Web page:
When it comes to finding a tour, whether that be in your own city or afar, there are a few ways you can go about it. In the past I've searched online myself and booked a tour 'hoping' that it would be good and cover everything that I wanted to see and experience.
Whilst I've often had great experiences, I've also been let down by companies like Expedia, particularly the time in Gibraltar, where my tour was cancelled at 9pm the night prior and it cost me hundreds of Euros to rearrange a private tour so I wouldn't miss out.
Aside from the extreme, sometimes I've found the tours a little underwhelming and with little recourse other than leaving a negative comment online, it left a little bit of a bad taste in my mouth.
That being said, when it came to undertaking a laneway tour of the Melbourne CBD, I decided to leave it to the experts. With access to hundreds of top level tours available around the world, I knew that I would be in good hands when Freedom Road Travel took care of our booking. Unlike the impersonal service you get online, the experienced consultant at Freedom Road Travel arranged a luxury tour with tour provider Abercrombie and Kent that managed to teach a local Melbournian quite a bit more about her home town.
Often visited in a loop from Alice Springs, alongside Uluru and Kata Tjuta, King's Canyon is one of Australia's most spectacular natural landmarks.
Located in the Watarrka National Park, it is easily accessibly with a 2WD and can be explored independently or with a group. We did the 'rim walk' which is the most popular and spectacular option. At a grade 4 walk, you will need to be fit, as your first challenge is a steep climb known locally as 'heart attack hill'. Don't worry, we lived to tell the tale and even had a 70 year old woman in our group who powered ahead of many of us younger folk.
Unlike most countries in the world, Aussies drive on the left. Unlike the UK, which is full of tricky round abouts, most large intersections in Australia operate using a traffic light system, which can make it a little less confusing.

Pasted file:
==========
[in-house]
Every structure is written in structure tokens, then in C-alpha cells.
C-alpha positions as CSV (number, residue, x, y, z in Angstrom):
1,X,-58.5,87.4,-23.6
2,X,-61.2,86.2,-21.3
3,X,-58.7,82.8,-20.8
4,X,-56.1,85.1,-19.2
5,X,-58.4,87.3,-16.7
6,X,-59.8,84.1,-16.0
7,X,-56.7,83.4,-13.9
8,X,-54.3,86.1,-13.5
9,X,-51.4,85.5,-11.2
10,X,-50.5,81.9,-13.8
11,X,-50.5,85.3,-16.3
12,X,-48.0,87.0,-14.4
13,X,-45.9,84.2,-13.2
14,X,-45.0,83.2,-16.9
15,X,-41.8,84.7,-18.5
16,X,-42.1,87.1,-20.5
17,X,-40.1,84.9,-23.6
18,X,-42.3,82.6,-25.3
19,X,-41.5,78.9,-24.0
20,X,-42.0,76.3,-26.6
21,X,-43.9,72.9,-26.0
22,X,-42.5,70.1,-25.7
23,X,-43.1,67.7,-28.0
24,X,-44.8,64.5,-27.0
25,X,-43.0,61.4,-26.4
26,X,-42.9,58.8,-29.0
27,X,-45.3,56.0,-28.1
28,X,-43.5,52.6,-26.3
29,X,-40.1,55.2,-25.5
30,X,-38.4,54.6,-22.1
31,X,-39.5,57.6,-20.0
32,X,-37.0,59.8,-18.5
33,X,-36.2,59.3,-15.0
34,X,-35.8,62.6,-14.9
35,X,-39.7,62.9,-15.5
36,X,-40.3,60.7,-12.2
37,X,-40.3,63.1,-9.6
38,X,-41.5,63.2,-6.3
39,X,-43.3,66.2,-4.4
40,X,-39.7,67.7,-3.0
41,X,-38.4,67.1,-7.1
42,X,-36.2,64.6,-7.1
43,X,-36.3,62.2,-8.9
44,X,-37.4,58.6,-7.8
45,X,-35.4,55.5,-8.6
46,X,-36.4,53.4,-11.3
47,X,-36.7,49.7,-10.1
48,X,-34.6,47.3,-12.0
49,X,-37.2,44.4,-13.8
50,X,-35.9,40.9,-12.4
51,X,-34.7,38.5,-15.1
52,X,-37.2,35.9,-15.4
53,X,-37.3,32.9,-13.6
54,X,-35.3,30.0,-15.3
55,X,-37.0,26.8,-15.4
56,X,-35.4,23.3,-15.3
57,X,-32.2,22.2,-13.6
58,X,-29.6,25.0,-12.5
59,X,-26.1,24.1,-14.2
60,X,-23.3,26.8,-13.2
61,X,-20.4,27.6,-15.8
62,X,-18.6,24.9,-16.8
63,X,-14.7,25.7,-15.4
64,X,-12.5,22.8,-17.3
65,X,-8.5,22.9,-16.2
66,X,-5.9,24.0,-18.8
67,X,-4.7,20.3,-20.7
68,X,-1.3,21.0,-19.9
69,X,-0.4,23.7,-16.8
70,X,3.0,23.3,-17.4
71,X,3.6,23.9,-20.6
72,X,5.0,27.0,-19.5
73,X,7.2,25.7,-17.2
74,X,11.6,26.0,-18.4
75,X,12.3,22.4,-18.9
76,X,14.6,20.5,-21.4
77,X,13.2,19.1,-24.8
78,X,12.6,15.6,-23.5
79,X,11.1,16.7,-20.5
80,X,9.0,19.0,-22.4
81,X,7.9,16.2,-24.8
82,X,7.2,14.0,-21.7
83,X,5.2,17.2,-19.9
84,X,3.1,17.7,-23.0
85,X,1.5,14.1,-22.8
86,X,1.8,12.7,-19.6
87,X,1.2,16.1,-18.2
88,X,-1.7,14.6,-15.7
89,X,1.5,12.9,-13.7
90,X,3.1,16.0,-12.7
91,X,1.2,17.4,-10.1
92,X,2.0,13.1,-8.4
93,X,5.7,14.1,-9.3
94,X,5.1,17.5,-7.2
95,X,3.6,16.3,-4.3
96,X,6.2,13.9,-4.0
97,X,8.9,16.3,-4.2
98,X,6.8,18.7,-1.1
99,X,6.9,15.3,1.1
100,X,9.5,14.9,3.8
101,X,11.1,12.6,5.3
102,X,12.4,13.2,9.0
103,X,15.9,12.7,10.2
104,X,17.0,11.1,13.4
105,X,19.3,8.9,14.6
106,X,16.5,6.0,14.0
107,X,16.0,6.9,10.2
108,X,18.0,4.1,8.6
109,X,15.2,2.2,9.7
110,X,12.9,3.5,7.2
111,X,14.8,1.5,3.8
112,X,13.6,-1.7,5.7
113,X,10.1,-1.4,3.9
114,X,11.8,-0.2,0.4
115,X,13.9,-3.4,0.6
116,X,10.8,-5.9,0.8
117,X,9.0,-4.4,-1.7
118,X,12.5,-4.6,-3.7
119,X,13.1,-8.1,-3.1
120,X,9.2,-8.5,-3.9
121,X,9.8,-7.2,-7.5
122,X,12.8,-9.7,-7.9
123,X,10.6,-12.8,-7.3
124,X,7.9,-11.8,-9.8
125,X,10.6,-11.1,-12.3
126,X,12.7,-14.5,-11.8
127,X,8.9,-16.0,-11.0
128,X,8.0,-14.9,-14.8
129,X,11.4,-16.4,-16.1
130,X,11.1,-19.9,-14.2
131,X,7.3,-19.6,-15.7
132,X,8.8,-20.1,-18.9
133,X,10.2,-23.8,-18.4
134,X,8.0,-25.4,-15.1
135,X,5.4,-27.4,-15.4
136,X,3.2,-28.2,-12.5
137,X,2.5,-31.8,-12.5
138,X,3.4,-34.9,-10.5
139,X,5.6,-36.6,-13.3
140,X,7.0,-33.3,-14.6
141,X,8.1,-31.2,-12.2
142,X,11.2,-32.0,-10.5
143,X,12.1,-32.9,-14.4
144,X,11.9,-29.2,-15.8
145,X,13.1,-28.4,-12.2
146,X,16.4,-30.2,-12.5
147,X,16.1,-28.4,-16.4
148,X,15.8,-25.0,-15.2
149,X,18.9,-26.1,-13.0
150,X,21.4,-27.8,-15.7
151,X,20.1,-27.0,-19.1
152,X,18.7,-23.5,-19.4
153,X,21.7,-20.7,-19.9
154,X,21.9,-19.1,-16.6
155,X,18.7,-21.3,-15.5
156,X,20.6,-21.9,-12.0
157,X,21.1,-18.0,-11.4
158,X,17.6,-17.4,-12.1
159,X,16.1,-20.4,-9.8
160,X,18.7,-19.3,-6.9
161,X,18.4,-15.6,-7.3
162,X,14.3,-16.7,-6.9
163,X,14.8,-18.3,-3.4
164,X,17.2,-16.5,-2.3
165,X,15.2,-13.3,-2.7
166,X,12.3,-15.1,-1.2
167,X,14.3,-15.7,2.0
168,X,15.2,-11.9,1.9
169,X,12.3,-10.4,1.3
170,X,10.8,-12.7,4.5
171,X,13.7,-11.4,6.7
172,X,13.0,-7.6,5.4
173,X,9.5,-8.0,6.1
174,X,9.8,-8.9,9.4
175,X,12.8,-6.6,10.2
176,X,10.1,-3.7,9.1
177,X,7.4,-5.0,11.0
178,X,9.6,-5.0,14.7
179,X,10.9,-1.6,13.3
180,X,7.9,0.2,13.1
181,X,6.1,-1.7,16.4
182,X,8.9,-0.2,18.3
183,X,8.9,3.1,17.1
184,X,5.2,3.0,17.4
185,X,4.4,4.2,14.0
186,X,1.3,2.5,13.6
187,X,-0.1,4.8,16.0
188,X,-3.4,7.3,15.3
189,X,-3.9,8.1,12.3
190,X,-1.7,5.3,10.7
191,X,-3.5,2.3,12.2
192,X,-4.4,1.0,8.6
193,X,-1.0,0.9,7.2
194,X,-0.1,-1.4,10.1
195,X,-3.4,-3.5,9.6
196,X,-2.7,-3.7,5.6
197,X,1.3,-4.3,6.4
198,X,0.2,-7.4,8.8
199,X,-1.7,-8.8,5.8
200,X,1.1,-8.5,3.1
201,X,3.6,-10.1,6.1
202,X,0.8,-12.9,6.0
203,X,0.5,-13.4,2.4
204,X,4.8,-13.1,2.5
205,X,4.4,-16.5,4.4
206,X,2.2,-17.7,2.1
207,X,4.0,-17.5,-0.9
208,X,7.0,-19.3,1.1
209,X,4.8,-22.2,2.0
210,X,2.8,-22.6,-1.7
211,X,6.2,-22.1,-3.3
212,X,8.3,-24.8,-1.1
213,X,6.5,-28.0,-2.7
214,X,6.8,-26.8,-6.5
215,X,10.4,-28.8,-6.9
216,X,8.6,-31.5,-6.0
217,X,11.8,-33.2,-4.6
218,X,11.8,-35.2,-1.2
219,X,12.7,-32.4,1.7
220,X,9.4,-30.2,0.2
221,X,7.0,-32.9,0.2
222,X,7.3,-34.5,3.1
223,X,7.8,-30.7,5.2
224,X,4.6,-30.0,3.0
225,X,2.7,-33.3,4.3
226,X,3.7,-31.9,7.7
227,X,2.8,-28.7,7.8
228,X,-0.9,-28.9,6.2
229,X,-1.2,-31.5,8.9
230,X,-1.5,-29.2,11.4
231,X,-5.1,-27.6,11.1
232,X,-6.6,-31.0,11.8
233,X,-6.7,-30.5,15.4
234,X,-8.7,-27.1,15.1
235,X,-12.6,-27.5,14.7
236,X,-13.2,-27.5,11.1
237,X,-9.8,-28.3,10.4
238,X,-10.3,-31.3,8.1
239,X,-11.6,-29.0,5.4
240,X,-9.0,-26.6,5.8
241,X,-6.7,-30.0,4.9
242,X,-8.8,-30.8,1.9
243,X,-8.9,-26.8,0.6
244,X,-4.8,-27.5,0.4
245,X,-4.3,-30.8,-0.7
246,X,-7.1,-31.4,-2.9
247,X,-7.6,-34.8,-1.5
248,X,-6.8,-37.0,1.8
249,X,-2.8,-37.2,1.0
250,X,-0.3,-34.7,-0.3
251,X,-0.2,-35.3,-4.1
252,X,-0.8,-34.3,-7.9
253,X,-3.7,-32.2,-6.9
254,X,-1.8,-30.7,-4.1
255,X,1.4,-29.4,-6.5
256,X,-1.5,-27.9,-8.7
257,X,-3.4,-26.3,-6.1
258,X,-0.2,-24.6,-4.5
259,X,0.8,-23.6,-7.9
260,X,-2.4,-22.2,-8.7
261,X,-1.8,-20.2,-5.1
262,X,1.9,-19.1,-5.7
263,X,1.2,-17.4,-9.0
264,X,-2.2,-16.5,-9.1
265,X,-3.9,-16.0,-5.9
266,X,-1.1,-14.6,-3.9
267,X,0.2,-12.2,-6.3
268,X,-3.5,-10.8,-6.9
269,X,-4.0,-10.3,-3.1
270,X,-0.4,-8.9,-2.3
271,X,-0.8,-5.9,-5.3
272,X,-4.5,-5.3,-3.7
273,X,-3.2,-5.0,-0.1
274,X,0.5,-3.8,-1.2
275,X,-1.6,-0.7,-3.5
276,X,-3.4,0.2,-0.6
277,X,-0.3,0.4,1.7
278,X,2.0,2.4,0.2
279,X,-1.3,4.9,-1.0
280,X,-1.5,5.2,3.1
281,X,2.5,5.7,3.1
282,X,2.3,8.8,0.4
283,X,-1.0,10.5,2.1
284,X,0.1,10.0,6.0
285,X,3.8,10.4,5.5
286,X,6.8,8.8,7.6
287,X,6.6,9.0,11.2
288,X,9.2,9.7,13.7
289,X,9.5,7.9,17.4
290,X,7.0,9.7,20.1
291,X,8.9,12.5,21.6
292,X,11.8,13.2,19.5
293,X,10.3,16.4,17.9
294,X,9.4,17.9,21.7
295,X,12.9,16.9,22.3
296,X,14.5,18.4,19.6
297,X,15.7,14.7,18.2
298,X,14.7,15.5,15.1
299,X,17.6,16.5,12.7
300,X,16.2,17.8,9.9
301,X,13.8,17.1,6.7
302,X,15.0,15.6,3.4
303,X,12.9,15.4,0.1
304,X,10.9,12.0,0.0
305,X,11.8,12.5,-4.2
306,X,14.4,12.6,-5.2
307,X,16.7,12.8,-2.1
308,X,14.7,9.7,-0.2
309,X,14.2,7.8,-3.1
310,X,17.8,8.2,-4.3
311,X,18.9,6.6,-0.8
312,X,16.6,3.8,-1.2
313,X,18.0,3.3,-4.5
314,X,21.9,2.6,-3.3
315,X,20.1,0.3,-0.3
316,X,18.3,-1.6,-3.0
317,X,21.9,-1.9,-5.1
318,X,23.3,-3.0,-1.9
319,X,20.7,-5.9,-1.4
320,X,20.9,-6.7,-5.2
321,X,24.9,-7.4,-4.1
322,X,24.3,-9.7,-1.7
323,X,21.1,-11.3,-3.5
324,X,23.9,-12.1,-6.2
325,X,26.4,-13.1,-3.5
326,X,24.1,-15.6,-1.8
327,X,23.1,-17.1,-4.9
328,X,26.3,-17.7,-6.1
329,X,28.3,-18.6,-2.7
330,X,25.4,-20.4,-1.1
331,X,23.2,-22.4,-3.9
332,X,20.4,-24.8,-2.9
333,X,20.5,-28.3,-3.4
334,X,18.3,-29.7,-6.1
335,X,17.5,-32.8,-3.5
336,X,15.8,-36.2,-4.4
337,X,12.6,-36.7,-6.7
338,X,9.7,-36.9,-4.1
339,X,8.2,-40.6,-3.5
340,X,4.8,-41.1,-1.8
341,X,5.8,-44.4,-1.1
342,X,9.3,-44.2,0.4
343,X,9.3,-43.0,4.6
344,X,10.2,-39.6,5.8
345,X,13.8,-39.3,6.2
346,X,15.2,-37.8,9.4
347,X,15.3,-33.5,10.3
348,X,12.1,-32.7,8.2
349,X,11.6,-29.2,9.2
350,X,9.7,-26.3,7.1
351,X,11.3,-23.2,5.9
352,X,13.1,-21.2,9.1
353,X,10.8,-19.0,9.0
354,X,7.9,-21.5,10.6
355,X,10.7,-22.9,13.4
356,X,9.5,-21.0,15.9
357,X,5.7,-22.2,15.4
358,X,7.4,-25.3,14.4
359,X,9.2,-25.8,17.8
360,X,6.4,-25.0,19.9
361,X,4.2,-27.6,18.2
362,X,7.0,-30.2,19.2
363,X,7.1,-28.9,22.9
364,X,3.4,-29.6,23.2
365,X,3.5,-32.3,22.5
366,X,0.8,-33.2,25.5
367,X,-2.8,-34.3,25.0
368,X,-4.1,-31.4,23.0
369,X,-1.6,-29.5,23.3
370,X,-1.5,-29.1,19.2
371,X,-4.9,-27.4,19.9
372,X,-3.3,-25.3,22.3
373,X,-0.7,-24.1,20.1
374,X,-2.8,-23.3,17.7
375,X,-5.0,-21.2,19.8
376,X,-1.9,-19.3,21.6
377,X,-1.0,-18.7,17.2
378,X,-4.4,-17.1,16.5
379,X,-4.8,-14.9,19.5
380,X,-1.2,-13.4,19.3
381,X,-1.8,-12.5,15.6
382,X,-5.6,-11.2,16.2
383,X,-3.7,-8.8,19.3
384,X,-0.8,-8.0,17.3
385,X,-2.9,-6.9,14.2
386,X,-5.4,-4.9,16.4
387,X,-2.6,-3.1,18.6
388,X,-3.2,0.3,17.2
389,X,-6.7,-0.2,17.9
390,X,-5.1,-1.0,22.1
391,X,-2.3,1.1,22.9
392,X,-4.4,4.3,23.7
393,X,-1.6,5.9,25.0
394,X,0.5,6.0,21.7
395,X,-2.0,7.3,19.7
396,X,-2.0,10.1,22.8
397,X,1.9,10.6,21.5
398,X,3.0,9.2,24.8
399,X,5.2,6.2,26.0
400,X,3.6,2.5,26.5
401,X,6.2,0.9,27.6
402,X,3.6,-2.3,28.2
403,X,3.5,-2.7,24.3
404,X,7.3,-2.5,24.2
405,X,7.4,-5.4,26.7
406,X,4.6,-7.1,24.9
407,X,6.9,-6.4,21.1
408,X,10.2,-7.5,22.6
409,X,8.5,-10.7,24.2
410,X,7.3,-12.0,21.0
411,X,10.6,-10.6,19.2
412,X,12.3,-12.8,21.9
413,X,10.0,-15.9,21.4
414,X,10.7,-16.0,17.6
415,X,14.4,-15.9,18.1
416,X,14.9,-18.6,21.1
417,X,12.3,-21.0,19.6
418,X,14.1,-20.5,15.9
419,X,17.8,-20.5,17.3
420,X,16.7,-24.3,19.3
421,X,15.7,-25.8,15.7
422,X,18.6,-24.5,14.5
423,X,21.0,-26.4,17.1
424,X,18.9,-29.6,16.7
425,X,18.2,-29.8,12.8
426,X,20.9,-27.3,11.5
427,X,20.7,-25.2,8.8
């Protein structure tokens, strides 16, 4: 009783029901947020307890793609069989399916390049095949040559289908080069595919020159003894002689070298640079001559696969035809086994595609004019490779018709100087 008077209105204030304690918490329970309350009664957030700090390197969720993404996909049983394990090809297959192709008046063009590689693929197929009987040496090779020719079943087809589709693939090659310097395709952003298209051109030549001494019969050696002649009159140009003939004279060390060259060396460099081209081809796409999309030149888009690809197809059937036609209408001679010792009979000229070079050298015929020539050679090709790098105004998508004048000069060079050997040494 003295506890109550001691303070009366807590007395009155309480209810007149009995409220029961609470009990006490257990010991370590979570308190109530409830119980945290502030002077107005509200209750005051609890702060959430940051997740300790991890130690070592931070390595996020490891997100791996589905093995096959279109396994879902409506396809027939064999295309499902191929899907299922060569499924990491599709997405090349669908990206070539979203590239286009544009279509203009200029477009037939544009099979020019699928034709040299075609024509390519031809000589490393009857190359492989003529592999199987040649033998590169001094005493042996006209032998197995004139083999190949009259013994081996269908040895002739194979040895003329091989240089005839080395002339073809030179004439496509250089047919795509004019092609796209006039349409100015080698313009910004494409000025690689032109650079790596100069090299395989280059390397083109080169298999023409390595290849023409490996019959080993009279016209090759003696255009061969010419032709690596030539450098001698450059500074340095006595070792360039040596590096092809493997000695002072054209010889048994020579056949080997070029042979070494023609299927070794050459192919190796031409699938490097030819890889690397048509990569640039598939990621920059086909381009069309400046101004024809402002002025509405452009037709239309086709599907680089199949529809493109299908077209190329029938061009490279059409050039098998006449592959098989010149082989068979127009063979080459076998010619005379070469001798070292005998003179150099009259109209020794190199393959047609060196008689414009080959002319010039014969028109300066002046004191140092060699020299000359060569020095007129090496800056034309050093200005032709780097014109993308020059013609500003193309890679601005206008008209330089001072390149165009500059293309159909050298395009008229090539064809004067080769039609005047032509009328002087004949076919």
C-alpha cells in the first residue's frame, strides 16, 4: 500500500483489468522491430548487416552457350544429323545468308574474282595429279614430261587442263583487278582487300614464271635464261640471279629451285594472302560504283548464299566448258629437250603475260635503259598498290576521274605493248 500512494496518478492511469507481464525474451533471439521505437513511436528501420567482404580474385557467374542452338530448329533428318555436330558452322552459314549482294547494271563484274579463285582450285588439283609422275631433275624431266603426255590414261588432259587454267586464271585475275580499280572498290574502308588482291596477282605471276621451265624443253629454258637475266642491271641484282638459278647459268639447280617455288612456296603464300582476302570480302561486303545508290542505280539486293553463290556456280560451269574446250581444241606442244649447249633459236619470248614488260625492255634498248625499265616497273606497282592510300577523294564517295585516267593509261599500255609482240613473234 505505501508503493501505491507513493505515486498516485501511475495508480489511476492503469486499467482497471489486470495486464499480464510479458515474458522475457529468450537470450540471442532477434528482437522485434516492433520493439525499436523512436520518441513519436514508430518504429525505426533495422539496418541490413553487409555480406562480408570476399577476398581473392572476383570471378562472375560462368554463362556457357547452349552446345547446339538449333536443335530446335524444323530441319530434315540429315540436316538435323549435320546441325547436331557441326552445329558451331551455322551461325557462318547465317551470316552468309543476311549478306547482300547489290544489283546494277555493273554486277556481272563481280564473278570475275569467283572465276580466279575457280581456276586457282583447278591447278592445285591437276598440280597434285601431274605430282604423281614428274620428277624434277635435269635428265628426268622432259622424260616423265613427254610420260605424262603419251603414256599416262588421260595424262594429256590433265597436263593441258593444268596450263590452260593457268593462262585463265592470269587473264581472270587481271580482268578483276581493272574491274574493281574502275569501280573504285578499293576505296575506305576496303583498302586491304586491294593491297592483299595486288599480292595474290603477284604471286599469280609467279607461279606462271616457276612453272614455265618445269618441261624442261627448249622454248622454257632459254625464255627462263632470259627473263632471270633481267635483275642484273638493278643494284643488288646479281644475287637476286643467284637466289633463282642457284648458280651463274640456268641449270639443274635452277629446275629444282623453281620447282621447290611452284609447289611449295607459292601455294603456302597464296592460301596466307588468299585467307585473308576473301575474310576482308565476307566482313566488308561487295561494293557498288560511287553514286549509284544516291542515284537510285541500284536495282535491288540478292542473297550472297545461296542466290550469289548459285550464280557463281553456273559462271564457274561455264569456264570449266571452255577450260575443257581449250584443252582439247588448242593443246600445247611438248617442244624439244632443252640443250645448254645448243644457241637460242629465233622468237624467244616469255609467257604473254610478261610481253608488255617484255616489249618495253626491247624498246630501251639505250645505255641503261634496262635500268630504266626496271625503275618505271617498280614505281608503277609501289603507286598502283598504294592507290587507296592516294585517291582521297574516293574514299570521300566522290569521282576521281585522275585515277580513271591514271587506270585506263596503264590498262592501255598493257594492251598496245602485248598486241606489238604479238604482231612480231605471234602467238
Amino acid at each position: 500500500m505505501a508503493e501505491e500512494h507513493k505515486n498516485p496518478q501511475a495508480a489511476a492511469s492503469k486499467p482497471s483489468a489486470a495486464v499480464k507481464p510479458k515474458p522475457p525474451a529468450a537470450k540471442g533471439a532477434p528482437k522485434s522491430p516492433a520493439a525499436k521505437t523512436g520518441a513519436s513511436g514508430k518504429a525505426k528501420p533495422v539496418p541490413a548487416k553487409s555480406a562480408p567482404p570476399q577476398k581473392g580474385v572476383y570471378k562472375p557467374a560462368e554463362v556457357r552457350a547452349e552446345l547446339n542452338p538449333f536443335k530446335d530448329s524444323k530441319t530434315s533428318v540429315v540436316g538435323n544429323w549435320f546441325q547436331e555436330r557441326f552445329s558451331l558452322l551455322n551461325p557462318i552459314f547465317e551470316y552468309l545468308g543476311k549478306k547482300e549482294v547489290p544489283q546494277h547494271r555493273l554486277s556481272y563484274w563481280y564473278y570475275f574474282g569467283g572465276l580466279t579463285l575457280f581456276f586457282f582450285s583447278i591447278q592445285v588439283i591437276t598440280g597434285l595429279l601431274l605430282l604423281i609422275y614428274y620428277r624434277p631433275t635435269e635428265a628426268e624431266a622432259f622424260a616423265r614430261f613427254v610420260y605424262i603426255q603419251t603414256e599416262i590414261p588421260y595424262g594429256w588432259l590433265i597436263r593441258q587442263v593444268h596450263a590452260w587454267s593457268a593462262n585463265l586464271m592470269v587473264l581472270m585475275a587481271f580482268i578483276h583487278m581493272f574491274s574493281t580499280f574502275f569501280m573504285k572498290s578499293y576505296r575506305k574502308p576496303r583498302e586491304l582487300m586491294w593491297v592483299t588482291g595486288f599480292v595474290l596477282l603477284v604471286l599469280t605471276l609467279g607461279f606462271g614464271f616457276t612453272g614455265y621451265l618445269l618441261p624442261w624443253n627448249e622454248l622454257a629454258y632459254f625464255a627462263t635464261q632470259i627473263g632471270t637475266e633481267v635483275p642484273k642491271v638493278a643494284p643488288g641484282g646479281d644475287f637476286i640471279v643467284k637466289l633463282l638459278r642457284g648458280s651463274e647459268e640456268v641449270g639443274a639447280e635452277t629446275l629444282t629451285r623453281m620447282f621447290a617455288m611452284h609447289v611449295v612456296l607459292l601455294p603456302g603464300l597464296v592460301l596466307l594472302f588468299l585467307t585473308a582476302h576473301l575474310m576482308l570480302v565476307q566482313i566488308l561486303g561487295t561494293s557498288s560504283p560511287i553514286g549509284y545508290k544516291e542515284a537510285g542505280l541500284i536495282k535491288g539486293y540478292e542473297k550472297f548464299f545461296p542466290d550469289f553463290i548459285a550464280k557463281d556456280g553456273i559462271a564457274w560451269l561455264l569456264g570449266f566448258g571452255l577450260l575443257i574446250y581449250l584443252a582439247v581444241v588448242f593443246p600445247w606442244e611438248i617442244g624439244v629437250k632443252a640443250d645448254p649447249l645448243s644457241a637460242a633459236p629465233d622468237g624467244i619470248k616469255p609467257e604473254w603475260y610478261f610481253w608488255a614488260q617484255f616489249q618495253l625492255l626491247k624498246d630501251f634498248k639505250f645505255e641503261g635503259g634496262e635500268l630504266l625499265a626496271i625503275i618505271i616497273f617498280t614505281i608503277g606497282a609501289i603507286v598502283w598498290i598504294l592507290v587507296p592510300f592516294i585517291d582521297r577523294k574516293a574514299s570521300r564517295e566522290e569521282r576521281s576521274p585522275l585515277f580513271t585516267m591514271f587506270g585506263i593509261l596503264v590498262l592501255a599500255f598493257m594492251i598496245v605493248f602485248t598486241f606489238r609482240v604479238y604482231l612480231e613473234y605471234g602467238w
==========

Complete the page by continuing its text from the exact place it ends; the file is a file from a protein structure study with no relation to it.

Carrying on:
When driving in Australia, you do need to ensure that you are correctly licensed and that you are aware of the road rules. Some basic rules are you need to stay under 0.05 blood alcohol, 0.00 if you are a new driver and on P plates (the first 3 years of driving) and to be aware of the speed limit. There are a lot of police and road traffic cameras on Australian roads, so don't be alarmed if you are pulled over for a random breath test. Speeding fines are issued for any speed over 3kmh (1.9mph) over the marked speed limit, so it is essential that you don't speed, or it can add up very quickly!
Australia has great roads and freeways that connect its cities and there are many interesting places to stop on the way. On popular routes (don't expect it in the outback!) you'll regularly find rest stops with petrol and take away stops to refuel your car and yourself. There are also many interesting towns to visit along the way, giving you an 'authentic' Australian experience.
Located around 1 hour east of Melbourne, the Yarra Valley is Victoria's premiere cool climate wine region. Best known for its sparkling wine, chardonnay, shiraz and pinot noir, the Yarra Valley has long been a popular day trip for Melburnians and visitors alike.